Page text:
As the number of COVID-19 cases globally and in the UK continues to increase, employers may be wondering what measures they should be taking and what rights their employees have. A number of workplace related issues have been reported in the media, and just today there have been reports that HSBC have had to send employees home from their head office due to an employee testing positive for the disease.

So what measures should employers be taking, and what rights do employees have? Here we look at some commonly asked questions.

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Changes to Taxation of Settlement Payments

The government has published draft legislation which will make changes to how settlement payments are taxed. These changes are not intended to come into force until April 2018 and will have an effect on what parties may be willing to offer or accept when entering into a settlement agreement.

At present, non-contractual payments received by way of compensation for loss of employment are subject to income tax, although the first £30,000 of such payments is tax free. There are some complications in the rules, such as exceptions for certain types of payment, and a distinction regarding payments which amount to earnings rather than compensation for termination of employment. The changes to be introduced are intended to simplify the taxation of settlement payments.

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Mother Awarded Compensation for Son’s Birth Injuries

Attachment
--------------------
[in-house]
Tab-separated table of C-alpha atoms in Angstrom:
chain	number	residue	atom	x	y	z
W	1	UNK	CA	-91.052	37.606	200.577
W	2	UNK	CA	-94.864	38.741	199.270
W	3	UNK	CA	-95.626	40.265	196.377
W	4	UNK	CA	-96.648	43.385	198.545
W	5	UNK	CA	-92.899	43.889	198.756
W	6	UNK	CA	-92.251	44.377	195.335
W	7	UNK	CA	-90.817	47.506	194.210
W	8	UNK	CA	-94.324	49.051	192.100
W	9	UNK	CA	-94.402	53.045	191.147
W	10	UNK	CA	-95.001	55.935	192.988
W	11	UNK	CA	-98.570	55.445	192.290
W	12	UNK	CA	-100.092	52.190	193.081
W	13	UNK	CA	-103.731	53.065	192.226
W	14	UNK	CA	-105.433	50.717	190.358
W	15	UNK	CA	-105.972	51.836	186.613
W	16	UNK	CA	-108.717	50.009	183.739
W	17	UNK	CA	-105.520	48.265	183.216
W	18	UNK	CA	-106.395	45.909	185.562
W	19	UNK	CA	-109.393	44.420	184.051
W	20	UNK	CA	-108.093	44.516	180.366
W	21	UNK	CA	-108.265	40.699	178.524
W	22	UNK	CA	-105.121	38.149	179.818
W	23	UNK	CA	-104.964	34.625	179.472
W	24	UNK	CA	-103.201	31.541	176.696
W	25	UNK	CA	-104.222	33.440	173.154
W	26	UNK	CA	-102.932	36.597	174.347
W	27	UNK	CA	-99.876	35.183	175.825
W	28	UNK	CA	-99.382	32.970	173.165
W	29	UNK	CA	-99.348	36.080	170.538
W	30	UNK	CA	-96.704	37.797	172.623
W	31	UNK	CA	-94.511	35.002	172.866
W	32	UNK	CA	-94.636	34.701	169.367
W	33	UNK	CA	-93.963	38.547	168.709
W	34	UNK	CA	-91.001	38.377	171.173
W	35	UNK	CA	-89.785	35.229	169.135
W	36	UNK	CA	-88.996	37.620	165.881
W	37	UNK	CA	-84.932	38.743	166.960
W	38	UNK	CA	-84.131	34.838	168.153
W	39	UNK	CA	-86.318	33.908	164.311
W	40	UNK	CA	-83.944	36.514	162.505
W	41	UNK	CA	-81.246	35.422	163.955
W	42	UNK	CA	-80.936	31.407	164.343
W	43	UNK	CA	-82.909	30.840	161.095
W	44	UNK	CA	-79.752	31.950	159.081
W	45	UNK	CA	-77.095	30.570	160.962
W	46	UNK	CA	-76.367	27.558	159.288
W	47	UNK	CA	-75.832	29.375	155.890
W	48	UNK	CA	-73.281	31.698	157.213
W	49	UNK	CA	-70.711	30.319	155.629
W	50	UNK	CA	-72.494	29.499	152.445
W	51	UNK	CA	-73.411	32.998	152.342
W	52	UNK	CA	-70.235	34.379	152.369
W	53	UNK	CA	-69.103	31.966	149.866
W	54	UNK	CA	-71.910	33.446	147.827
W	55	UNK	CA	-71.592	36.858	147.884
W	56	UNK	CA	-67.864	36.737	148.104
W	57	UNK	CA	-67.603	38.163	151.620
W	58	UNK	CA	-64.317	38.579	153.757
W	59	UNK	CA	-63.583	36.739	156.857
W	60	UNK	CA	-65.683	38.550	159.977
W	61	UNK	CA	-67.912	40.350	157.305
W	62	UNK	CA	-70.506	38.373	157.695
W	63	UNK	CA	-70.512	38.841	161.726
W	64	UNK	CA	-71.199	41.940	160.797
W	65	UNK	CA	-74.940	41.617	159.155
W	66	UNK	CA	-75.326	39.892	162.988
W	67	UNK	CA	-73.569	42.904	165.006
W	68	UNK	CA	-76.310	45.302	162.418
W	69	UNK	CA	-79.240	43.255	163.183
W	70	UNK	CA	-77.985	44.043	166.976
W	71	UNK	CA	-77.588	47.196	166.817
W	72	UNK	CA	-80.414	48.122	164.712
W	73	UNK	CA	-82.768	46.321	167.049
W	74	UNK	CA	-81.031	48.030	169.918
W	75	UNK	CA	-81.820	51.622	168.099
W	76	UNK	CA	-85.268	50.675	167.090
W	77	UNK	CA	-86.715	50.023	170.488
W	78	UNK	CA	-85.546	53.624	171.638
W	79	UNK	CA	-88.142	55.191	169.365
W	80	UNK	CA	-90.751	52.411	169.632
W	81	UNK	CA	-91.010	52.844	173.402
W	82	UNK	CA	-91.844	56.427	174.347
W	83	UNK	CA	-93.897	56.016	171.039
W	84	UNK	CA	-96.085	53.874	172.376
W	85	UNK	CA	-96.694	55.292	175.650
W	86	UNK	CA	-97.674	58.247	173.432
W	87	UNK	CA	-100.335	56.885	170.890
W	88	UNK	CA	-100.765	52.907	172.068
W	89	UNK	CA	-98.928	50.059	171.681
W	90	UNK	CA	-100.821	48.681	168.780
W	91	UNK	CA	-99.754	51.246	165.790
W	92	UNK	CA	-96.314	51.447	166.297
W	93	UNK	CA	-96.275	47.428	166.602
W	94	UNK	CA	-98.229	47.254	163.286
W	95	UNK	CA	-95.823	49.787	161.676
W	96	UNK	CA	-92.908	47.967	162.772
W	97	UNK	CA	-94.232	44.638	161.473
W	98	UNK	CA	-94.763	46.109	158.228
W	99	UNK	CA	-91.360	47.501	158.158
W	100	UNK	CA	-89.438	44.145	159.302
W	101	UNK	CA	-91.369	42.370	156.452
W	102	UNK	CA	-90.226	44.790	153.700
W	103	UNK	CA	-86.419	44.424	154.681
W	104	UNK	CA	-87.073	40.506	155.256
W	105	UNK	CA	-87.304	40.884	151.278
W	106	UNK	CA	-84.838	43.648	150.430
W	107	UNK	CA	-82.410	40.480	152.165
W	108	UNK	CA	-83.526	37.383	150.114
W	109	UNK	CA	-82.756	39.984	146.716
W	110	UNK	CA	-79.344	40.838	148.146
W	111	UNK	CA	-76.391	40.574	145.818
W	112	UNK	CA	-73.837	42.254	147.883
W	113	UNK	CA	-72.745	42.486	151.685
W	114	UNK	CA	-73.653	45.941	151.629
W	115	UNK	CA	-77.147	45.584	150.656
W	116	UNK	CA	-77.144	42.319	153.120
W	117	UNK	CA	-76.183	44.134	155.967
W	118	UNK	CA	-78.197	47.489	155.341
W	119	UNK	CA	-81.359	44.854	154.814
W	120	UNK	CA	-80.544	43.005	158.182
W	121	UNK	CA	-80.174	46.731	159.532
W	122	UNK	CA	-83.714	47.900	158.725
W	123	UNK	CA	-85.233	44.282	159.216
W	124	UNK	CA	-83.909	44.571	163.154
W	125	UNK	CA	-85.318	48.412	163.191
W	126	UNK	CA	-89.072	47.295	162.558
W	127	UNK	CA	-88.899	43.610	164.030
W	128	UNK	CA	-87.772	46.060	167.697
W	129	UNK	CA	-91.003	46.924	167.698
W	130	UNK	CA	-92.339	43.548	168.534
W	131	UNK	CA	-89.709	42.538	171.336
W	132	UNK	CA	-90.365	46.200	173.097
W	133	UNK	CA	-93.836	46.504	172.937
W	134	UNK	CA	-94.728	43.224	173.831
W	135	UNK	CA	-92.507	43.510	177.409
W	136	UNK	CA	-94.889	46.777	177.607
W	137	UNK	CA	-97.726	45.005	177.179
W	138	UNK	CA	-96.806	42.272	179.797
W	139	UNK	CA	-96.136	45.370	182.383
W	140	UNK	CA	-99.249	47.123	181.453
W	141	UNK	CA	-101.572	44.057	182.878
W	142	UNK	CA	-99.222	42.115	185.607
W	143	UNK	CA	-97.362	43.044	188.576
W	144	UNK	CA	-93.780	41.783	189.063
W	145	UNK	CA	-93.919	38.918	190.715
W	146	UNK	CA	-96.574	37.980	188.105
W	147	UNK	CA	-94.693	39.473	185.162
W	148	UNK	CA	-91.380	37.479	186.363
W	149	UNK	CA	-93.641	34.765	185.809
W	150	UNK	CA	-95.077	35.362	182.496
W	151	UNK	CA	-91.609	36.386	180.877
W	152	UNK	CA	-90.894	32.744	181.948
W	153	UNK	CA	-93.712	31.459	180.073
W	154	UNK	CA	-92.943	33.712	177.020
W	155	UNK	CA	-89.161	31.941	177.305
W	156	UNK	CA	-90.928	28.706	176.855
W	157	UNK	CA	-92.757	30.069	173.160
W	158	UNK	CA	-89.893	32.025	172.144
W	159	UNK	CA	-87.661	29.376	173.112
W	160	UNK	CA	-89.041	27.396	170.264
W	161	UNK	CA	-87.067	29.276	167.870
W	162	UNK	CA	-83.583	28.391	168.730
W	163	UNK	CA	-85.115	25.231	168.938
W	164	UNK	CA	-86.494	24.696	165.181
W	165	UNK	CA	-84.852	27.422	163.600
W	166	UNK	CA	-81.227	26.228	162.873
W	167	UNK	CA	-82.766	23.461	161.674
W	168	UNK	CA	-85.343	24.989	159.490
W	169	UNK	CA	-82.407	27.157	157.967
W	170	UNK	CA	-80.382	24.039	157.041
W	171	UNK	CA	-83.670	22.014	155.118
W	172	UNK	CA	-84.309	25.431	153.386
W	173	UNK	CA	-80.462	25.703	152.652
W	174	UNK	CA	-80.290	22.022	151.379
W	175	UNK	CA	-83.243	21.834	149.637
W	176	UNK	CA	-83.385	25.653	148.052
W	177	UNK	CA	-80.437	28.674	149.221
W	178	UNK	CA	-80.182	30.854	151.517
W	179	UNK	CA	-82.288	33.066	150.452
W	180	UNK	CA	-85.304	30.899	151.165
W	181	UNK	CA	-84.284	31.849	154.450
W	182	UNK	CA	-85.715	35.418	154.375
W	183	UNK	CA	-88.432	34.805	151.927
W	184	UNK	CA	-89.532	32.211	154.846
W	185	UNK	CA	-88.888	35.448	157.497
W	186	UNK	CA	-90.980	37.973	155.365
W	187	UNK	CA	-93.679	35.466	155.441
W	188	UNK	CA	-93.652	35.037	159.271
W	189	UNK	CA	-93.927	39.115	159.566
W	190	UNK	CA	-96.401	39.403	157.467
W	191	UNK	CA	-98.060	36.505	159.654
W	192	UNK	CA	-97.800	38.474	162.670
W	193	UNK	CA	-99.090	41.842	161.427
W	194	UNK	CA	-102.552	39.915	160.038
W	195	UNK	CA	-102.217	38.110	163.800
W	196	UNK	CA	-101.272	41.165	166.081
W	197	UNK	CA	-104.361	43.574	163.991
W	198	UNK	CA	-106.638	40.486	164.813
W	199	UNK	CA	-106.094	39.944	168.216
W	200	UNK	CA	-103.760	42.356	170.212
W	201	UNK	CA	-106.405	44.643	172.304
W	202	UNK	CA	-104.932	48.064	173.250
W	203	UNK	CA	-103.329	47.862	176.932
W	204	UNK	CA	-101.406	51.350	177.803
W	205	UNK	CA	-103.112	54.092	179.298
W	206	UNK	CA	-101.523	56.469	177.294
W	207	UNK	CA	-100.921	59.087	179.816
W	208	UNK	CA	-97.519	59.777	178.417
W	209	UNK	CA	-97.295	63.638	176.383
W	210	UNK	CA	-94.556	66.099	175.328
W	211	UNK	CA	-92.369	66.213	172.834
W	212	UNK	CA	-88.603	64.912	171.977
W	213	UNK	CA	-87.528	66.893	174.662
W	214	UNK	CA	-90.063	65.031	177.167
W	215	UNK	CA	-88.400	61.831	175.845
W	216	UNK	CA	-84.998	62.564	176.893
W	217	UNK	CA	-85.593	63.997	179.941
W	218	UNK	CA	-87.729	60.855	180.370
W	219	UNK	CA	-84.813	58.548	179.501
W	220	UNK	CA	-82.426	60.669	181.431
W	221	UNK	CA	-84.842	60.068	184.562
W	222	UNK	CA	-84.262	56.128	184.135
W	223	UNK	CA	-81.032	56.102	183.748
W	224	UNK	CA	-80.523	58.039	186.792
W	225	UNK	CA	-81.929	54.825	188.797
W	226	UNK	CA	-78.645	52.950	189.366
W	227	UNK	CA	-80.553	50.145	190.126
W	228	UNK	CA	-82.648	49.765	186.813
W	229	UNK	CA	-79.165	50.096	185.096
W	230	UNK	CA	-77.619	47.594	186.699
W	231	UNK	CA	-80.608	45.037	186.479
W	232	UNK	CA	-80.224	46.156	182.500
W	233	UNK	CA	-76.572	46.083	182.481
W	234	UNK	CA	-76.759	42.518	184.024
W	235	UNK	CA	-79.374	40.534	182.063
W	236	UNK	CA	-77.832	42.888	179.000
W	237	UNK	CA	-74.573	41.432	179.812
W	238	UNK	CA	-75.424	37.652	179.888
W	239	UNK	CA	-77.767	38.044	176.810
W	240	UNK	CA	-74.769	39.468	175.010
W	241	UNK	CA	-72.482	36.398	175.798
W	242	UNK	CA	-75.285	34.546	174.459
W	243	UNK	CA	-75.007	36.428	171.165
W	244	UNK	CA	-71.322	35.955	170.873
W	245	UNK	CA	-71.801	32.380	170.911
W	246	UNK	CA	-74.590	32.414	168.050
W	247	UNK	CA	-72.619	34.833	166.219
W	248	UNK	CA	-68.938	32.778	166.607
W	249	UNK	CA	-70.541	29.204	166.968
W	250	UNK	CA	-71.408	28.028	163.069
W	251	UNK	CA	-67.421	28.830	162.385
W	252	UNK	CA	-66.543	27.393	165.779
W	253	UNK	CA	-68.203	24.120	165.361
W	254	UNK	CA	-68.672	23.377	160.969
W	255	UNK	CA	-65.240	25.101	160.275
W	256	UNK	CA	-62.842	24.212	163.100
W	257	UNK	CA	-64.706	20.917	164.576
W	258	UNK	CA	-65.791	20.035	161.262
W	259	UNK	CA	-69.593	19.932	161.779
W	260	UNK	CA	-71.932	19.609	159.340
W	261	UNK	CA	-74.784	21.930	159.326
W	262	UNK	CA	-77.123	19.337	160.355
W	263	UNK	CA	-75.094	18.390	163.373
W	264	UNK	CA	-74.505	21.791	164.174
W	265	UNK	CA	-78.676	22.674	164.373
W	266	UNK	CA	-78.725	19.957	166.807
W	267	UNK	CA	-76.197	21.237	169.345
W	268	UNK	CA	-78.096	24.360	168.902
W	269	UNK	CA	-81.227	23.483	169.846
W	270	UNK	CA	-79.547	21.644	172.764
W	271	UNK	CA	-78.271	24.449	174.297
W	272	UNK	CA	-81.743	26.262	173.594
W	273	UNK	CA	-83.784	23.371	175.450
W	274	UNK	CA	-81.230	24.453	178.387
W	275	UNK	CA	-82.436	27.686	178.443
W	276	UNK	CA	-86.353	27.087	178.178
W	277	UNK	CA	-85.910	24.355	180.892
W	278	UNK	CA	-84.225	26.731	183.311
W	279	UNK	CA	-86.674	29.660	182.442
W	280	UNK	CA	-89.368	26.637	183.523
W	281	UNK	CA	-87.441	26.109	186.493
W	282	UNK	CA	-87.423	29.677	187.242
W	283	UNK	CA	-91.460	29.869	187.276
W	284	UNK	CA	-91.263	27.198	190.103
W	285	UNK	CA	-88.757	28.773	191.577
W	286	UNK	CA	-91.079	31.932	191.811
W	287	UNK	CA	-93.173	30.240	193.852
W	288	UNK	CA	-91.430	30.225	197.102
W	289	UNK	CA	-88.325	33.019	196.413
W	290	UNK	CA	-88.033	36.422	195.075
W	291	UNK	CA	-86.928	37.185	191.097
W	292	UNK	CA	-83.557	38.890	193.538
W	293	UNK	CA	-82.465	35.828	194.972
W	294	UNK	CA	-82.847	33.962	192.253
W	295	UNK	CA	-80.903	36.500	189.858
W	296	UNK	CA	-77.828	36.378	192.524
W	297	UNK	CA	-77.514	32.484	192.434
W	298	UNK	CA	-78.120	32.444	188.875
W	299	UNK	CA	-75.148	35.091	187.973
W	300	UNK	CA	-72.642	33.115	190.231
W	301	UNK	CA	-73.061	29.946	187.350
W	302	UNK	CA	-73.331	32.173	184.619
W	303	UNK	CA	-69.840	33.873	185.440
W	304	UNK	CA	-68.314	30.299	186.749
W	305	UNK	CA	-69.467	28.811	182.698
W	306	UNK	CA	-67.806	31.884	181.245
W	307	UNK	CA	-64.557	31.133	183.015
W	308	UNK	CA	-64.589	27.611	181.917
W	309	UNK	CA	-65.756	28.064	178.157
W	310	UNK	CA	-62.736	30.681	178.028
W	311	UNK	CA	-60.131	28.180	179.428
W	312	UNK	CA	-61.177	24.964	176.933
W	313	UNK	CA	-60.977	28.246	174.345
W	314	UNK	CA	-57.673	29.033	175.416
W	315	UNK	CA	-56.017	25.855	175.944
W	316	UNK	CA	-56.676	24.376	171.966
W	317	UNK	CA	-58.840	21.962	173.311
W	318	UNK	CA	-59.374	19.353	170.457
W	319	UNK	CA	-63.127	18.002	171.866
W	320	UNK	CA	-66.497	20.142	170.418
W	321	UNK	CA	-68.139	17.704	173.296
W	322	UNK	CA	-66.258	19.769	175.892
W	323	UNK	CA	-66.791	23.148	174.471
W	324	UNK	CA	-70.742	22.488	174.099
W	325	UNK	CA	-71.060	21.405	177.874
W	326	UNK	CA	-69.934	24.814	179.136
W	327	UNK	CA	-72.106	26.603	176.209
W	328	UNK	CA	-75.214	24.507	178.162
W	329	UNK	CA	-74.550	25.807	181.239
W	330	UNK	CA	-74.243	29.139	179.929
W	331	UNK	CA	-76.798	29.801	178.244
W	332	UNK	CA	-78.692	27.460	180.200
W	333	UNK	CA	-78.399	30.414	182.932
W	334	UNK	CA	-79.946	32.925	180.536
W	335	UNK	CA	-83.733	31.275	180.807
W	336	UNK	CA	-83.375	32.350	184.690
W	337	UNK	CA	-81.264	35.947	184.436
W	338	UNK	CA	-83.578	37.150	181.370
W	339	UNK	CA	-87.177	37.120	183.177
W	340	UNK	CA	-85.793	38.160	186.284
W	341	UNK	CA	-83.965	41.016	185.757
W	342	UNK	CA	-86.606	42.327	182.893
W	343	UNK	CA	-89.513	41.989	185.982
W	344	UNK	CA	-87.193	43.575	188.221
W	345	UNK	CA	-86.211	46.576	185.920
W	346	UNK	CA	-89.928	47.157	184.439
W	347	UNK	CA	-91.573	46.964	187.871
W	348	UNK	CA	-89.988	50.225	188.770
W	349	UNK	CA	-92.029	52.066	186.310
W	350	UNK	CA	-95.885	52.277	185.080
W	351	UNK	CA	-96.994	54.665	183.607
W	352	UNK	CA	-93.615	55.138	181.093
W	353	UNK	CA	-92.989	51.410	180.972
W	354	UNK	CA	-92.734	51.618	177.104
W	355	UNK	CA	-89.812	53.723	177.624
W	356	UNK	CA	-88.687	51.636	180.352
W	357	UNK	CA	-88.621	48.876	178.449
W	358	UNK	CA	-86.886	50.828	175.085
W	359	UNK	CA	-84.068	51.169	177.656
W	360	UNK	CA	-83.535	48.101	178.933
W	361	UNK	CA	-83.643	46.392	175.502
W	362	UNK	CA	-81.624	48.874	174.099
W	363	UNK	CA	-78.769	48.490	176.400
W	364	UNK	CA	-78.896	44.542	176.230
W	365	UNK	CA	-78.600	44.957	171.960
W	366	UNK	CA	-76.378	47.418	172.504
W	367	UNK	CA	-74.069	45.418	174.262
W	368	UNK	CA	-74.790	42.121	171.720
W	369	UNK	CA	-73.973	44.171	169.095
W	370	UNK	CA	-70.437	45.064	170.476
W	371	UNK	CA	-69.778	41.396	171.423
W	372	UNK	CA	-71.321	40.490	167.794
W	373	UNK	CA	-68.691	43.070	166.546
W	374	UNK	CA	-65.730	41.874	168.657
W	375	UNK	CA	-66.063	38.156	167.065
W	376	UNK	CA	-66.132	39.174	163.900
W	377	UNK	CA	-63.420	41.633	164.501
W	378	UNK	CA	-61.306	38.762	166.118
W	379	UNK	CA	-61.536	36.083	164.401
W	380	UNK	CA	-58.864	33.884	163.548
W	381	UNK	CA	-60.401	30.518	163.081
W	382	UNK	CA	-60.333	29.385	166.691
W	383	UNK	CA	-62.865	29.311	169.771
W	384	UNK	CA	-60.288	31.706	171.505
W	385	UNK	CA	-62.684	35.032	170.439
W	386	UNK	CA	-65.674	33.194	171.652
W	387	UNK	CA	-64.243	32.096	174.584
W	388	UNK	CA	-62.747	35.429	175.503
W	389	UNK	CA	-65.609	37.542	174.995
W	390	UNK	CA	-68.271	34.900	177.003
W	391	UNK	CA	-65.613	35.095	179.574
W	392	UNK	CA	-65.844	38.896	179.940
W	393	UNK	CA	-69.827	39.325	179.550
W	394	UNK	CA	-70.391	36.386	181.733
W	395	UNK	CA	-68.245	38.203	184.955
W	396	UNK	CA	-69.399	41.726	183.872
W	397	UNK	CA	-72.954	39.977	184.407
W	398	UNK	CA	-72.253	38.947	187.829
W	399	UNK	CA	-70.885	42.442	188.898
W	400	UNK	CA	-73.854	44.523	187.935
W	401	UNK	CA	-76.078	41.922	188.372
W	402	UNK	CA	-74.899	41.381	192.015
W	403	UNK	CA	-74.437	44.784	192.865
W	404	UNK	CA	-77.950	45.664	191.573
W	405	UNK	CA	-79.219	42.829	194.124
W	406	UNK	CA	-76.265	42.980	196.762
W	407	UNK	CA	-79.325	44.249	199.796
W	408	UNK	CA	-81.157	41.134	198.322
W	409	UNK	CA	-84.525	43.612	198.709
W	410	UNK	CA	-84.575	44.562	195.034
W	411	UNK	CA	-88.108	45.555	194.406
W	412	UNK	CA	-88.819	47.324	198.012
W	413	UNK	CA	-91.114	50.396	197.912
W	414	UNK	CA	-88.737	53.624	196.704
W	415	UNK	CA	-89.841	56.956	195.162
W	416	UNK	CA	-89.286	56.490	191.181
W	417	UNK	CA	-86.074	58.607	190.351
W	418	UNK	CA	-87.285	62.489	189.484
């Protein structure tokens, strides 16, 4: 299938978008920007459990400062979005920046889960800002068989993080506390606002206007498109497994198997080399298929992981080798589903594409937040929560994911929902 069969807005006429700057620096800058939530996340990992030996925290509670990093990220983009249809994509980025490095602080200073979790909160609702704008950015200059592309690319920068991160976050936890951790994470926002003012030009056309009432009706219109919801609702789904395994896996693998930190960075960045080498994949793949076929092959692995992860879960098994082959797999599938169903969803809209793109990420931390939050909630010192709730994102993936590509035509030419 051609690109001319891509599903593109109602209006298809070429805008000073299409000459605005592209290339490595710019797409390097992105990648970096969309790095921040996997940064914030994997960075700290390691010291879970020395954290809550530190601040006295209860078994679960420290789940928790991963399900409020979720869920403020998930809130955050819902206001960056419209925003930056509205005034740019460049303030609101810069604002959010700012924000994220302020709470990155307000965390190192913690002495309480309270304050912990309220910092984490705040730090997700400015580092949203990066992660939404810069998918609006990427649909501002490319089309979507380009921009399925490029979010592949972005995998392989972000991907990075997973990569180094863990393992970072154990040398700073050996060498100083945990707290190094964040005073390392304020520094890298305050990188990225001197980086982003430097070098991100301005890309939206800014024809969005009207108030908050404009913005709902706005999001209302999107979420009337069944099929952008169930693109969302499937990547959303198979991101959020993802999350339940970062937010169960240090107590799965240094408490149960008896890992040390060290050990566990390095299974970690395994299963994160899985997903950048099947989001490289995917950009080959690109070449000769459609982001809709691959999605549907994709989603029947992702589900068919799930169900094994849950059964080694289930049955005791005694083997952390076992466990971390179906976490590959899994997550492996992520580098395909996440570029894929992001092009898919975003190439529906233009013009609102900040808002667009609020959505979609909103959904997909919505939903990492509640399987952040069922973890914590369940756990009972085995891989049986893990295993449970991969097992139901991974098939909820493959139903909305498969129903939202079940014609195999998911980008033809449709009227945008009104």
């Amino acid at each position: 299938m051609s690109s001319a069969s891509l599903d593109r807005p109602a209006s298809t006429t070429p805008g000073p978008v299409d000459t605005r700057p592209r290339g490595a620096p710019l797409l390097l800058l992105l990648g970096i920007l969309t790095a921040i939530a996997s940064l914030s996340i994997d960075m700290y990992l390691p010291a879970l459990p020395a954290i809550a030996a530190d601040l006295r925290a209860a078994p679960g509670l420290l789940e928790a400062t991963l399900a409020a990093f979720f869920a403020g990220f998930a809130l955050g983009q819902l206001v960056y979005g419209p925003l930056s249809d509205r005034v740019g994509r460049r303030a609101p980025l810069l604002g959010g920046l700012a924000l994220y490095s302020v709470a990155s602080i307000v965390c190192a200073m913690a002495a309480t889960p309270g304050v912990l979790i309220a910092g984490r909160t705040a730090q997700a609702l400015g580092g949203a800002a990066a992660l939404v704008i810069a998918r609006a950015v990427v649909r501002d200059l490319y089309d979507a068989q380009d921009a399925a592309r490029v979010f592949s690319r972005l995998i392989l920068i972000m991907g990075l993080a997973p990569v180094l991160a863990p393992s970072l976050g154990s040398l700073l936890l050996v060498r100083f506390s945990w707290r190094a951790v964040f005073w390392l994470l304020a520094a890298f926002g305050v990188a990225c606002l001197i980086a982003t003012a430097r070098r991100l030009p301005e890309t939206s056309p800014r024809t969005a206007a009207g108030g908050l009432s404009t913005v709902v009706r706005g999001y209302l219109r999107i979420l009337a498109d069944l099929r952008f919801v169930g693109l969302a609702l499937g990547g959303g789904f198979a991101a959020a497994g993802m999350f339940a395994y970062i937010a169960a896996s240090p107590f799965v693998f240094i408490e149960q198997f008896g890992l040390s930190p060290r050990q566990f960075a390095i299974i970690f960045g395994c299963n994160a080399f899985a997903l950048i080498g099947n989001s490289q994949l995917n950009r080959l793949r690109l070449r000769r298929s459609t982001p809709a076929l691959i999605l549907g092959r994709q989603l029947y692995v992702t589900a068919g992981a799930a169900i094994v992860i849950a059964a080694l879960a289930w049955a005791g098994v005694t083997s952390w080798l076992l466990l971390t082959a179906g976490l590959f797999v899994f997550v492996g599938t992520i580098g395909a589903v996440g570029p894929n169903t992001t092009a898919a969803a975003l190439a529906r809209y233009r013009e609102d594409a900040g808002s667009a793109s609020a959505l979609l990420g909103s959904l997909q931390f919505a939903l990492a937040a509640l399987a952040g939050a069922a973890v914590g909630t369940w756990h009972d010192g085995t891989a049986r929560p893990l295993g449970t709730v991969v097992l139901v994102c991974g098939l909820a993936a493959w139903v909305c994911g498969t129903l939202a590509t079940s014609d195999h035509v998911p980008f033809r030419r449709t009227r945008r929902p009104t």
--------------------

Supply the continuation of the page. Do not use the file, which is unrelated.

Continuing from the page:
A mother has been awarded compensation amounting to £11 million after medical failings at her son’s birth led to him sustaining serious brain injuries, reports the Guardian.

Her son, who is now nine-years-old, was born in the maternity unit at King George hospital in Ilford. During the delivery, his heart rate slowed down, but medical staff failed to notice or carry out an emergency caesarean section.

His mother claimed that if the doctors and nurses had acted promptly her son might have been born in a healthy condition, but their failure to act meant that he developed severe cerebral palsy and also has a limited life expectancy.

In 2013 Barking, Havering and Redbridge NHS Trust apparently admitted that mistakes had been made at the boy’s birth. A settlement of £11 million was subsequently agreed, which has now been ratified at the High Court. 2013 also saw the closure of the maternity unit at the hospital.

The boy’s mother has said that the money will help to provide her son with a much better quality of life than he had previously been able to enjoy.

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Sexual Harrassment in the Workplace

This week the TUC have published the results of a survey, carried out in conjunction with the Everyday Sexism Project, regarding women’s experience of sexual harassment in the workplace.

The results highlight that sexual harassment may be more prevalent than many would think, and it may go largely unreported. Some of the key findings were that, of the women surveyed:

  • 52% have experienced some form of sexual harassment, increasing to 63% for those aged 18-24.
  • 35% have heard comments of a sexual nature being made about other women in the workplace
  • 32% have been subject to unwelcome jokes of a sexual nature
  • 28% have been subject to comments of a sexual nature about their body or clothes
  • Almost 25% have experienced unwanted touching
  • 20% have experienced unwanted sexual advances